Posted on February 15, 2016
A federal judge in Seattle has dismissed a lawsuit against the U.S. Army Corps of Engineers and others that sought to stop dredging of the Snake and Clearwater rivers to make way for barges.
U.S. District Court Judge James L. Robart said in his Tuesday ruling that the plaintiffs were wrong on the merits of their case and lacked standing to bring a lawsuit. The judge also said their complaints were moot because the project is now complete.
The Lewiston Tribune (http://bit.ly/1QrwrhK) said the plaintiffs included Idaho Rivers United, the Nez Perce Tribe and Friends of the Clearwater. The environmental groups and tribe filed their lawsuit in 2014.
They contended that the dredging harmed salmon, steelhead and Pacific lamprey and was not economically justified.
They also claimed the corps failed to consider other options to clear sediment from the navigation channel before it chose dredging as the best way to restore the navigation channel to a depth of 14 feet and a width of 250 feet.
The groups asked for an injunction that would have delayed dredging until the case could be heard. Robart declined and the nearly $10 million dredging project was finished in early 2015.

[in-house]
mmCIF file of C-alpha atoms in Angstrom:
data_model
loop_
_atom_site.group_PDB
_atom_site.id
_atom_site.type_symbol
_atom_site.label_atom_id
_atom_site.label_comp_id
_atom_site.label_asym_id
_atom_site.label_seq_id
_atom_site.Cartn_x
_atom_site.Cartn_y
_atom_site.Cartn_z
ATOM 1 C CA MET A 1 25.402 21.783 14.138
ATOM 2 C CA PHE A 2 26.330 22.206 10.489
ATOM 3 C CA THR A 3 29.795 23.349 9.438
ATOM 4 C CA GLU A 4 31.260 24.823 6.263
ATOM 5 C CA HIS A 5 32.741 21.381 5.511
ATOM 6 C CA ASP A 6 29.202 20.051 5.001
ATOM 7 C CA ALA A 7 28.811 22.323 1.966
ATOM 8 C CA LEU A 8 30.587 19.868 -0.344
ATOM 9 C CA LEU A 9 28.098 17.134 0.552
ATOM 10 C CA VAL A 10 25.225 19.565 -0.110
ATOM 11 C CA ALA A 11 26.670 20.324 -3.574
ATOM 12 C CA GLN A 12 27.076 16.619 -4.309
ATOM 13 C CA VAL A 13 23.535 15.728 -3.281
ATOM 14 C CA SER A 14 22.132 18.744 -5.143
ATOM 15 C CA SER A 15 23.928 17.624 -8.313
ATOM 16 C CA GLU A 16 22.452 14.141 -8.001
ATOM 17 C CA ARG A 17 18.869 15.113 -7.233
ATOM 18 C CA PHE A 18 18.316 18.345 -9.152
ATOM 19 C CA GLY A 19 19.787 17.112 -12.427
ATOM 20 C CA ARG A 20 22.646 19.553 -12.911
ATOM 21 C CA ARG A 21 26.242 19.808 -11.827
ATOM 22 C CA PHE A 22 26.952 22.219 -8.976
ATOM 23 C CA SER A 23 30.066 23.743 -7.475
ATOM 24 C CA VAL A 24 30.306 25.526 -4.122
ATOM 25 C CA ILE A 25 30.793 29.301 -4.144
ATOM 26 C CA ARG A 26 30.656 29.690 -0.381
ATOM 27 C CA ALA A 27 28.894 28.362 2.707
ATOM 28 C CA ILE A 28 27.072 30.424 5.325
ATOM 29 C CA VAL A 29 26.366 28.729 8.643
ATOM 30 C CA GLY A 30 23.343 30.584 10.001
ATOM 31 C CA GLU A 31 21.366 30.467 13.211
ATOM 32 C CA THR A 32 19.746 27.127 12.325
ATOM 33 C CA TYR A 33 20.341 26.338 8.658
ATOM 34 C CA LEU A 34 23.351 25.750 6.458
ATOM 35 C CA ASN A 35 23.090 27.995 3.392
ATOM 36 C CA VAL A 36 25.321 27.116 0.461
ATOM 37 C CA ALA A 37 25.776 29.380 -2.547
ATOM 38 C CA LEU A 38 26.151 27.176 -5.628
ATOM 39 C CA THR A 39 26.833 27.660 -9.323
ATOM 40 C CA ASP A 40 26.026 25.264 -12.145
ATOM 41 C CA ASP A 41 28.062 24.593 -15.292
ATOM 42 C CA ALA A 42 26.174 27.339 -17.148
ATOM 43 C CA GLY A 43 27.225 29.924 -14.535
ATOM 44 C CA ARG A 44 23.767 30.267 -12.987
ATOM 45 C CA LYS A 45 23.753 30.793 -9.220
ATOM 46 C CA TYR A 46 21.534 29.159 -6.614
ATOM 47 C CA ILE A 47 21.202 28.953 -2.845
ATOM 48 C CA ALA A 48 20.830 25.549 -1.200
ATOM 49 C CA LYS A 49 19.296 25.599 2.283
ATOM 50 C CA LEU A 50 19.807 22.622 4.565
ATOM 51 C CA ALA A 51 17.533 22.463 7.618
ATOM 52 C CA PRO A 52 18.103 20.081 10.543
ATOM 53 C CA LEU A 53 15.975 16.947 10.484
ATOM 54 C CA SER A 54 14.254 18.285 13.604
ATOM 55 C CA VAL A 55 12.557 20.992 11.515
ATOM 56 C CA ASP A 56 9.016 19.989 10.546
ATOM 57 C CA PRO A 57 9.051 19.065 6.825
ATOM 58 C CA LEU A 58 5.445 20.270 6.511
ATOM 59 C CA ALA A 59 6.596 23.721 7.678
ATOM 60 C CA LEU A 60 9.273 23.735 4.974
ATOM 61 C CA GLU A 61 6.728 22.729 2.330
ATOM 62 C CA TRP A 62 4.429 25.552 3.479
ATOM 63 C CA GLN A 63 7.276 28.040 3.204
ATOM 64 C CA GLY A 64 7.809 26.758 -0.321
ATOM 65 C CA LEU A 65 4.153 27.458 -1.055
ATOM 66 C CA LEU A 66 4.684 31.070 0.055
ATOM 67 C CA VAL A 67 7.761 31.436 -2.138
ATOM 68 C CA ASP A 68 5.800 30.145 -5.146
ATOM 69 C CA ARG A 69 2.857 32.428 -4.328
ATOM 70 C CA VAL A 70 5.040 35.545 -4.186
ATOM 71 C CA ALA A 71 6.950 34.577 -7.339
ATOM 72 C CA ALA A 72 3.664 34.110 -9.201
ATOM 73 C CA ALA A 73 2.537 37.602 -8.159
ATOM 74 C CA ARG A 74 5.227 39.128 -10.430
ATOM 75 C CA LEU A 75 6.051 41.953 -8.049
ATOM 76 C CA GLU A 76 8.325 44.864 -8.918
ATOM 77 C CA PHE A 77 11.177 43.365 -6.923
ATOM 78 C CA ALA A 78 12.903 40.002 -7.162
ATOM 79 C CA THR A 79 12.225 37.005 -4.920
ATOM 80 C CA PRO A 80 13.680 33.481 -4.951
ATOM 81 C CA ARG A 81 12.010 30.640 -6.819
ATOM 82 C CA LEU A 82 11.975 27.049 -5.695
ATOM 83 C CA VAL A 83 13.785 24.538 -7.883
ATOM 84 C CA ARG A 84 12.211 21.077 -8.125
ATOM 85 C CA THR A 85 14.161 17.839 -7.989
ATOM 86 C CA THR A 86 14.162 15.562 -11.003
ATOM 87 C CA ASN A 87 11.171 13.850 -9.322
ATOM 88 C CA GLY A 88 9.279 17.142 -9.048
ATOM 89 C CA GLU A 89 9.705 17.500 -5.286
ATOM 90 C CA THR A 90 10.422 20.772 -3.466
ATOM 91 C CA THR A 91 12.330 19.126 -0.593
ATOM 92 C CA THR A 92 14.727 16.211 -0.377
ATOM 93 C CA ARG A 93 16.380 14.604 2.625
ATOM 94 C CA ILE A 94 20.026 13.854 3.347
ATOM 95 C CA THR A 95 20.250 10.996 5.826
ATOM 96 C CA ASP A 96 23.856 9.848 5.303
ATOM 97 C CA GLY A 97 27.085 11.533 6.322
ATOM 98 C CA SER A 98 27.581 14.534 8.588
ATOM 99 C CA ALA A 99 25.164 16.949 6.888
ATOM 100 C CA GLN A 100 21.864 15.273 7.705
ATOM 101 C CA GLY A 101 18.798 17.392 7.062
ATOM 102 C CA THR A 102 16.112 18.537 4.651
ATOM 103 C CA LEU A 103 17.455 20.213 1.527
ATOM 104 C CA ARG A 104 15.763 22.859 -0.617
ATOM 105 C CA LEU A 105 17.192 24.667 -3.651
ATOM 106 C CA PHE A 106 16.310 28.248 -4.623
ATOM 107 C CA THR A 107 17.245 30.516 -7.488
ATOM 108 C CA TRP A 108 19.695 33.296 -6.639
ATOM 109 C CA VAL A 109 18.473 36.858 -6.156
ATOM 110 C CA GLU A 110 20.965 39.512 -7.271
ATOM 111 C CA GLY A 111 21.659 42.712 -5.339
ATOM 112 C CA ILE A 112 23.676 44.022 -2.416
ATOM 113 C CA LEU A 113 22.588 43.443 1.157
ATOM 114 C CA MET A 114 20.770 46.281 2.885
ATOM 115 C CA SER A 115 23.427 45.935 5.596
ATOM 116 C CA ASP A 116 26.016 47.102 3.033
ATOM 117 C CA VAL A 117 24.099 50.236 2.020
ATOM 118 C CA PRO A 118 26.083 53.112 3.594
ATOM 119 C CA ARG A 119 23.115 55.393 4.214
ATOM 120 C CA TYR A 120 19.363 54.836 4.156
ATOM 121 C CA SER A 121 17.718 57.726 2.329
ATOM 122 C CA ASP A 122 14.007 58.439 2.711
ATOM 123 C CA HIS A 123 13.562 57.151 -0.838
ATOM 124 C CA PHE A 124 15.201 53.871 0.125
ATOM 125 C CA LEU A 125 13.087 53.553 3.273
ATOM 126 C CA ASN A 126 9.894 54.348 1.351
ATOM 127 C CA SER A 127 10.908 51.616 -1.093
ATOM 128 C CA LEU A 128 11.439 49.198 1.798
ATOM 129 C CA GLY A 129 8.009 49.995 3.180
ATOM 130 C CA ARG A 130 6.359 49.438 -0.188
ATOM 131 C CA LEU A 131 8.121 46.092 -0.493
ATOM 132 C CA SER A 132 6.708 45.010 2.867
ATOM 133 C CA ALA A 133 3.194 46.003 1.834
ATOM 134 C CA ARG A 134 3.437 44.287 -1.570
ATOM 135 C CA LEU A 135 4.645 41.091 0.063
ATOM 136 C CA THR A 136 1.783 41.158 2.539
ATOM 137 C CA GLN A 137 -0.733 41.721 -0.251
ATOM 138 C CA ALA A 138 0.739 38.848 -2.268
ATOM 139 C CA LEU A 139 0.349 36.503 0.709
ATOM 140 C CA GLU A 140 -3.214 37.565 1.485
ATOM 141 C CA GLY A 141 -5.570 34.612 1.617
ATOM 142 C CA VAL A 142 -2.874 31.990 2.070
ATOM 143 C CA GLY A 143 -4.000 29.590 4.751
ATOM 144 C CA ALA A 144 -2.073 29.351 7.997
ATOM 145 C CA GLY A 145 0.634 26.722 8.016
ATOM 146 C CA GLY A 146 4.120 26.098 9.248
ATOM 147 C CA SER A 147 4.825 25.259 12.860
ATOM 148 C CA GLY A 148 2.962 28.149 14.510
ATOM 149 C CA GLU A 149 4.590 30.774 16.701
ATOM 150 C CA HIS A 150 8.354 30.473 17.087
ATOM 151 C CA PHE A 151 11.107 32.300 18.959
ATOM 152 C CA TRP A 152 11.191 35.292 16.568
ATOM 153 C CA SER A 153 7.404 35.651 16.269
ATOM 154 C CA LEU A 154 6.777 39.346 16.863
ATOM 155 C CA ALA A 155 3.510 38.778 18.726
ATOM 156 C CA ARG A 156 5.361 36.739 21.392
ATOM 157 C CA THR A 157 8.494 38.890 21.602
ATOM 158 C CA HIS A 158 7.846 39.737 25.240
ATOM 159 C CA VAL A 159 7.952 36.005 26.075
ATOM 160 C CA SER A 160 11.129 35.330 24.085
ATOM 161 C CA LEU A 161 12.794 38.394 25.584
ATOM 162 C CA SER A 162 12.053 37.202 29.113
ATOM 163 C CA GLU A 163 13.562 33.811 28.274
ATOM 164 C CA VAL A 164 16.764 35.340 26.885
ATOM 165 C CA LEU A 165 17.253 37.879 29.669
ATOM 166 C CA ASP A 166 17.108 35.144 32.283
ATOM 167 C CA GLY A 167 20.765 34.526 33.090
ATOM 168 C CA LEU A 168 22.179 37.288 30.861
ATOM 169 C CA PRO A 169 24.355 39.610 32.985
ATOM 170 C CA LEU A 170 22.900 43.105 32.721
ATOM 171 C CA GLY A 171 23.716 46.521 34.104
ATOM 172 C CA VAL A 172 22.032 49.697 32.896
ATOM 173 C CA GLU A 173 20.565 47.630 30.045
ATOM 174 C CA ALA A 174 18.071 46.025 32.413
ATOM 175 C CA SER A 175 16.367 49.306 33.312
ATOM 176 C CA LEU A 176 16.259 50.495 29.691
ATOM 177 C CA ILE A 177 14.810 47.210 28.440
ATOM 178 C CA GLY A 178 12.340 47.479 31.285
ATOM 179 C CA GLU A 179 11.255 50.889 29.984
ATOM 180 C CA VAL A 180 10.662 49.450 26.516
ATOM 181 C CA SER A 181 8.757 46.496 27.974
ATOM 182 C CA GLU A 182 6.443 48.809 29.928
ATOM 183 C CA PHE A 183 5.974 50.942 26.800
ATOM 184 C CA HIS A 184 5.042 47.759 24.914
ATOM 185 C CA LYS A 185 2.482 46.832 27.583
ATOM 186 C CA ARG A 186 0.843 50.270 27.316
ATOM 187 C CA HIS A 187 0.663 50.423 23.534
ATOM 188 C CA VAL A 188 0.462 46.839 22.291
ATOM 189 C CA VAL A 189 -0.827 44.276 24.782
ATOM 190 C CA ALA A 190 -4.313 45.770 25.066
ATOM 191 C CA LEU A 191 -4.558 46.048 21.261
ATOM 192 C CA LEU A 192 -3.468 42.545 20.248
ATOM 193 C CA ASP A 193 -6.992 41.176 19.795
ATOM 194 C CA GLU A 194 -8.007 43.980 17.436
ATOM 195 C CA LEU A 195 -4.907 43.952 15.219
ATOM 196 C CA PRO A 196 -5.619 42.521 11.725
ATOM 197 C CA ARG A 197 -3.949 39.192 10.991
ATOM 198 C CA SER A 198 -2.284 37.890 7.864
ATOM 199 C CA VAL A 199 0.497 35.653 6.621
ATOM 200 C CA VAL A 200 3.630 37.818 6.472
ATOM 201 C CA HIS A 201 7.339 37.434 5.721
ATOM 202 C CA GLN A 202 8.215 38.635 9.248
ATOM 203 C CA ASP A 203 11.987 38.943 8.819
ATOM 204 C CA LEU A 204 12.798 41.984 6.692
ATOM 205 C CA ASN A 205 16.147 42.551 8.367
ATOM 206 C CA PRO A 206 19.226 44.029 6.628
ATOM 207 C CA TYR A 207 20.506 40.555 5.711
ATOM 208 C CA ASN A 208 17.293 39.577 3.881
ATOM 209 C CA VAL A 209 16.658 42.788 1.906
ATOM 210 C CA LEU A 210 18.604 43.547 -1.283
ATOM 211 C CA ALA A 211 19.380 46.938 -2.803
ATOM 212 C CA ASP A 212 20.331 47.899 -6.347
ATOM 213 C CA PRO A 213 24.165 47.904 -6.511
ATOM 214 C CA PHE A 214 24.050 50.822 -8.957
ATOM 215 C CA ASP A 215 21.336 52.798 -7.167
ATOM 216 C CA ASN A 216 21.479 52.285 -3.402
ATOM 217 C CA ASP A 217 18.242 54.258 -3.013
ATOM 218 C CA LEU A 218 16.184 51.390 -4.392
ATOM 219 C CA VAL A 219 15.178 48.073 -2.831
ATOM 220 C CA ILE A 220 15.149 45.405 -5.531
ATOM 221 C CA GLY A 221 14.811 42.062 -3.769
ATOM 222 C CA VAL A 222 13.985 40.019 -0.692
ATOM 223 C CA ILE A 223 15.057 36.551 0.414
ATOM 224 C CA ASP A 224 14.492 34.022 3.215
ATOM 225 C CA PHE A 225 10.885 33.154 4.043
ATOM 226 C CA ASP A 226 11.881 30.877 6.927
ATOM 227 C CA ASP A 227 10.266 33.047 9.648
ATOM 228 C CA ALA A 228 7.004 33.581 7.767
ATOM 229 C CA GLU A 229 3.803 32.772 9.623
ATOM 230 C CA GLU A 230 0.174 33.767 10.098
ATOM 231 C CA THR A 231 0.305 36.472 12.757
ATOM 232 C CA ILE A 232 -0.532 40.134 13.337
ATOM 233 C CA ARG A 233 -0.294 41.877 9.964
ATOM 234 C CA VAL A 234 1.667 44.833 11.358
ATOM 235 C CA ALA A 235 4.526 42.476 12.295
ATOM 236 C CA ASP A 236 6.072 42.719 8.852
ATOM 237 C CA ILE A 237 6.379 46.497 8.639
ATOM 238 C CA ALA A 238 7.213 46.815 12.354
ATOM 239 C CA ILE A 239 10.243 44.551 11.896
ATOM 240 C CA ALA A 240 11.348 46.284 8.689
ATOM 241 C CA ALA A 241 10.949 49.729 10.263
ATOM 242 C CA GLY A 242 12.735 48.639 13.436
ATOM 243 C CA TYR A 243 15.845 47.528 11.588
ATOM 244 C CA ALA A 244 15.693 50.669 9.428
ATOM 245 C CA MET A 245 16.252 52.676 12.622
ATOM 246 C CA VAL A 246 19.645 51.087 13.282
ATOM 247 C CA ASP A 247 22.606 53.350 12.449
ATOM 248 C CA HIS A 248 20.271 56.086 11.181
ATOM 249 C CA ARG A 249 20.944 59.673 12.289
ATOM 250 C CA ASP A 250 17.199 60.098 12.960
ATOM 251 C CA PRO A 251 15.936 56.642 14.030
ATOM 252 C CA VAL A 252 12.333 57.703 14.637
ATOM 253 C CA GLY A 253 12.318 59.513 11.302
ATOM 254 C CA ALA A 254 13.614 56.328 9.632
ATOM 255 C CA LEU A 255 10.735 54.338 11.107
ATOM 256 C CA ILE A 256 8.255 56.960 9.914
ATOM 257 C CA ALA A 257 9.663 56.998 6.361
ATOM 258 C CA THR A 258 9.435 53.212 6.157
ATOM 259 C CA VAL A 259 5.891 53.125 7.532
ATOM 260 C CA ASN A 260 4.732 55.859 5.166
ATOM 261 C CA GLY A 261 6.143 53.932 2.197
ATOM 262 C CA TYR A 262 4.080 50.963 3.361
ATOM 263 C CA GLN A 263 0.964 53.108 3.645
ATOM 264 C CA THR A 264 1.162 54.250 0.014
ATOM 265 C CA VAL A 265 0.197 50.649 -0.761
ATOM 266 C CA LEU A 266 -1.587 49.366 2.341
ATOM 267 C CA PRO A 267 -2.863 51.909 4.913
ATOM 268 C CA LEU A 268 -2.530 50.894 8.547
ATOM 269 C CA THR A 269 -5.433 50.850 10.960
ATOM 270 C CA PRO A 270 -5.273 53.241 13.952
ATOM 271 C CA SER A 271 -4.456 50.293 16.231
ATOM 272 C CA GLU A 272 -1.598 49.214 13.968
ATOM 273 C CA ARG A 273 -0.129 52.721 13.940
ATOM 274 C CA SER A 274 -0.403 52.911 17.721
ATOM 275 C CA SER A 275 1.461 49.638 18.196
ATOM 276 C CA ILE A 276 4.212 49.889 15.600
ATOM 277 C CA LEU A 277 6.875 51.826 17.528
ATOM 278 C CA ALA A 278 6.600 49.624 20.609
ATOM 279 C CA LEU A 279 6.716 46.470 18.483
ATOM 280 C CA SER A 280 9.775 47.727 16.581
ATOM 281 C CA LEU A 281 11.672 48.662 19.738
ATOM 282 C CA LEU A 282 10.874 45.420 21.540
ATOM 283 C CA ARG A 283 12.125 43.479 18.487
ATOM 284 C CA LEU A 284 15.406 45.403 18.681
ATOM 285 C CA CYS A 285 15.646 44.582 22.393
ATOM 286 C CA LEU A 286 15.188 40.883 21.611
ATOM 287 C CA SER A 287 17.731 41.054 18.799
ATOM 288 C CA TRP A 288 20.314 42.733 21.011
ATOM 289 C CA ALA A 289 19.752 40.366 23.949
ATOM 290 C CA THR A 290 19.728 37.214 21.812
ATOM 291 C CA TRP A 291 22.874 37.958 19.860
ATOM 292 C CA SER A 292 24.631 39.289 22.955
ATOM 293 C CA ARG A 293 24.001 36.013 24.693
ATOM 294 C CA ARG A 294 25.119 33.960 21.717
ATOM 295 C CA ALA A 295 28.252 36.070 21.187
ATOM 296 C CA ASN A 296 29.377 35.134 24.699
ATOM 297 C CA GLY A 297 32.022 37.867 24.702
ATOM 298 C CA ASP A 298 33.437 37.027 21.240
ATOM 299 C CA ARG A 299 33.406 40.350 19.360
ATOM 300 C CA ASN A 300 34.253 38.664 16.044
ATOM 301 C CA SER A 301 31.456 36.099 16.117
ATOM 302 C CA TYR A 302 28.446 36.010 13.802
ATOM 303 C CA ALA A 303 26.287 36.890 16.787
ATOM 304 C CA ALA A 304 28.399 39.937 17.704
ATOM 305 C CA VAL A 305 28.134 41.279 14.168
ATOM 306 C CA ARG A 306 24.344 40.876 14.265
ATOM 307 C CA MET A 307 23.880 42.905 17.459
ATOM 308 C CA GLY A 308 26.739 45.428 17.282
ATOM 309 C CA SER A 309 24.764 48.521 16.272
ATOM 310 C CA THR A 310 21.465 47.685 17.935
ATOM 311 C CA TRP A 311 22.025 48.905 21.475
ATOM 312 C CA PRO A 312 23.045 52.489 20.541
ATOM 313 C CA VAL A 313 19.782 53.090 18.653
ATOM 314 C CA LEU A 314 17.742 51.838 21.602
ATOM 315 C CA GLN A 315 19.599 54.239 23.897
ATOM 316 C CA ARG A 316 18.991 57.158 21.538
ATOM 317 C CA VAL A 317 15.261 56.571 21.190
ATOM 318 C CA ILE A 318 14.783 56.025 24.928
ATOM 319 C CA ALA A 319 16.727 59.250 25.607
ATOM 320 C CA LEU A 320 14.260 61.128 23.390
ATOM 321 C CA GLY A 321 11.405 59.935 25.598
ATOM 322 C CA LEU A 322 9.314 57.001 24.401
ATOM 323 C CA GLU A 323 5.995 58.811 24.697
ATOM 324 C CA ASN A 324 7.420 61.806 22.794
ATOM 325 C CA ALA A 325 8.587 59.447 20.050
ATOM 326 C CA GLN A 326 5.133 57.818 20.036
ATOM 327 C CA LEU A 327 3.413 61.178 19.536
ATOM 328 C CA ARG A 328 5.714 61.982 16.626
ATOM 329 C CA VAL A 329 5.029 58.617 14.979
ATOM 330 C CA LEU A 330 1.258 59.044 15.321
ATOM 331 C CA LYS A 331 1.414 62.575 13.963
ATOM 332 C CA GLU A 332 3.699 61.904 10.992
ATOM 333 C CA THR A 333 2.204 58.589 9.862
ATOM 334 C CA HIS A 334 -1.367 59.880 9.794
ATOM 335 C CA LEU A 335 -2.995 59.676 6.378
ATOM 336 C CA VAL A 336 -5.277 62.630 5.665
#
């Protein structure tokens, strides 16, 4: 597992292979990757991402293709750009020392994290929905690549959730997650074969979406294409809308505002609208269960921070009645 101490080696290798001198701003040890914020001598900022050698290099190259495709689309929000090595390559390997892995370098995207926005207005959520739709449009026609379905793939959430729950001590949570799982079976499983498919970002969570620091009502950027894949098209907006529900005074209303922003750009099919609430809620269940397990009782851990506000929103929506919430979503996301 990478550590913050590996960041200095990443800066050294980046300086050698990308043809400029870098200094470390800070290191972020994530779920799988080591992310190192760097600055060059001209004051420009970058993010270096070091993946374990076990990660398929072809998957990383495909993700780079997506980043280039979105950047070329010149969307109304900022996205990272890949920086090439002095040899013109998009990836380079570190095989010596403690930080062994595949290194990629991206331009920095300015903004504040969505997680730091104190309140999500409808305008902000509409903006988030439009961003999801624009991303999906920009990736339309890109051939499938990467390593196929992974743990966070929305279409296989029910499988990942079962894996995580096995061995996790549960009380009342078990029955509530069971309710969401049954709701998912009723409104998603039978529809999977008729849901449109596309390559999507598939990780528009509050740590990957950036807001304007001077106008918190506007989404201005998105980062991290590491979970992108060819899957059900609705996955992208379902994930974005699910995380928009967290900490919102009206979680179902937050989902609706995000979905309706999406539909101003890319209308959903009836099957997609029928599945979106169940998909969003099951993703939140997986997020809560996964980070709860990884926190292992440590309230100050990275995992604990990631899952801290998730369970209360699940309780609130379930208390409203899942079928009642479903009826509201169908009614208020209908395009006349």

Robart said the plaintiffs lacked standing because they failed to show fish would suffer any “concrete and particularized” harm from dredging.
The corps concluded that dredging was the only option that would solve the problem in short order and return the channel to its congressionally authorized dimensions.
“Plaintiffs may not agree with the corps’ conclusions, but the corps’ discussion of alternatives complied” with the National Environmental Policy Act, the judge wrote.
Corps spokesman Bruce Henrickson in Walla Walla said the agency was pleased with the ruling.
“It’s business as usual for us,” he said.
Port officials also welcomed the ruling, saying navigation on the Snake River provides good-paying jobs.
“We could not be happier that our farmers, cruise boats and other customers will be able to continue to rely on this important federal navigation channel,” Port of Clarkston Manager Wanda Keefer said in a statement issued by the Pacific Northwest Waterways Association.
Kevin Lewis of Boise-based Idaho Rivers United said taxpayers were not served by the ruling.
“We have a system that is failing, that is costing taxpayers a tremendous amount of money every year to support, and we are not getting anywhere close to a solution,” he said.
The plaintiffs also support breaching four lower Snake River dams that make river transportation between Lewiston, Idaho, and the Columbia River possible. Lewiston is the farthest inland seaport on the West Coast.